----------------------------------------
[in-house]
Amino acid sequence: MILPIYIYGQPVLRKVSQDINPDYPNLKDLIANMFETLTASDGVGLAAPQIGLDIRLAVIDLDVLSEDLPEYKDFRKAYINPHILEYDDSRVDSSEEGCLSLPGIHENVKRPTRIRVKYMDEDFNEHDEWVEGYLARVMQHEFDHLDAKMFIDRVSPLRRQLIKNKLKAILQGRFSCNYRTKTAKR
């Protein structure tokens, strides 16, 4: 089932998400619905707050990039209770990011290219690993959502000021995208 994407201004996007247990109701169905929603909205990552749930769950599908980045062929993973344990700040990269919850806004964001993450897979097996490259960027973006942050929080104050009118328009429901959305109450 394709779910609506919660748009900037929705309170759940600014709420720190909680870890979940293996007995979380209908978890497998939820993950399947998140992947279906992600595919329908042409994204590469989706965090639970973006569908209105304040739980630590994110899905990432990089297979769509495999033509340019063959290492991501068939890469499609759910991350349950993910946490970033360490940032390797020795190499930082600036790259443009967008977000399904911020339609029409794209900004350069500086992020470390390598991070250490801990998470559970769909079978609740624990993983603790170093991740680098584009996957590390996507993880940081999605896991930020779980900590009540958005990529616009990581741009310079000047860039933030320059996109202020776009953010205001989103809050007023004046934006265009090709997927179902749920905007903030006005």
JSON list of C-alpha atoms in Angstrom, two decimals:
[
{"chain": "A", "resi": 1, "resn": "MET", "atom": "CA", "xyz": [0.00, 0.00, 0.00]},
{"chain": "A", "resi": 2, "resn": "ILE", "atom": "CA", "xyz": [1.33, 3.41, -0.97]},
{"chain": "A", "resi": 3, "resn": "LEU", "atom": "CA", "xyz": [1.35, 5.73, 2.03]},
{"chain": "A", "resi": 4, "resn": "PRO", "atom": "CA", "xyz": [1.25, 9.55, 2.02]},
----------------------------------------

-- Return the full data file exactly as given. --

[in-house]
Amino acid sequence: MILPIYIYGQPVLRKVSQDINPDYPNLKDLIANMFETLTASDGVGLAAPQIGLDIRLAVIDLDVLSEDLPEYKDFRKAYINPHILEYDDSRVDSSEEGCLSLPGIHENVKRPTRIRVKYMDEDFNEHDEWVEGYLARVMQHEFDHLDAKMFIDRVSPLRRQLIKNKLKAILQGRFSCNYRTKTAKR
């Protein structure tokens, strides 16, 4: 089932998400619905707050990039209770990011290219690993959502000021995208 994407201004996007247990109701169905929603909205990552749930769950599908980045062929993973344990700040990269919850806004964001993450897979097996490259960027973006942050929080104050009118328009429901959305109450 394709779910609506919660748009900037929705309170759940600014709420720190909680870890979940293996007995979380209908978890497998939820993950399947998140992947279906992600595919329908042409994204590469989706965090639970973006569908209105304040739980630590994110899905990432990089297979769509495999033509340019063959290492991501068939890469499609759910991350349950993910946490970033360490940032390797020795190499930082600036790259443009967008977000399904911020339609029409794209900004350069500086992020470390390598991070250490801990998470559970769909079978609740624990993983603790170093991740680098584009996957590390996507993880940081999605896991930020779980900590009540958005990529616009990581741009310079000047860039933030320059996109202020776009953010205001989103809050007023004046934006265009090709997927179902749920905007903030006005």
JSON list of C-alpha atoms in Angstrom, two decimals:
[
{"chain": "A", "resi": 1, "resn": "MET", "atom": "CA", "xyz": [0.00, 0.00, 0.00]},
{"chain": "A", "resi": 2, "resn": "ILE", "atom": "CA", "xyz": [1.33, 3.41, -0.97]},
{"chain": "A", "resi": 3, "resn": "LEU", "atom": "CA", "xyz": [1.35, 5.73, 2.03]},
{"chain": "A", "resi": 4, "resn": "PRO", "atom": "CA", "xyz": [1.25, 9.55, 2.02]},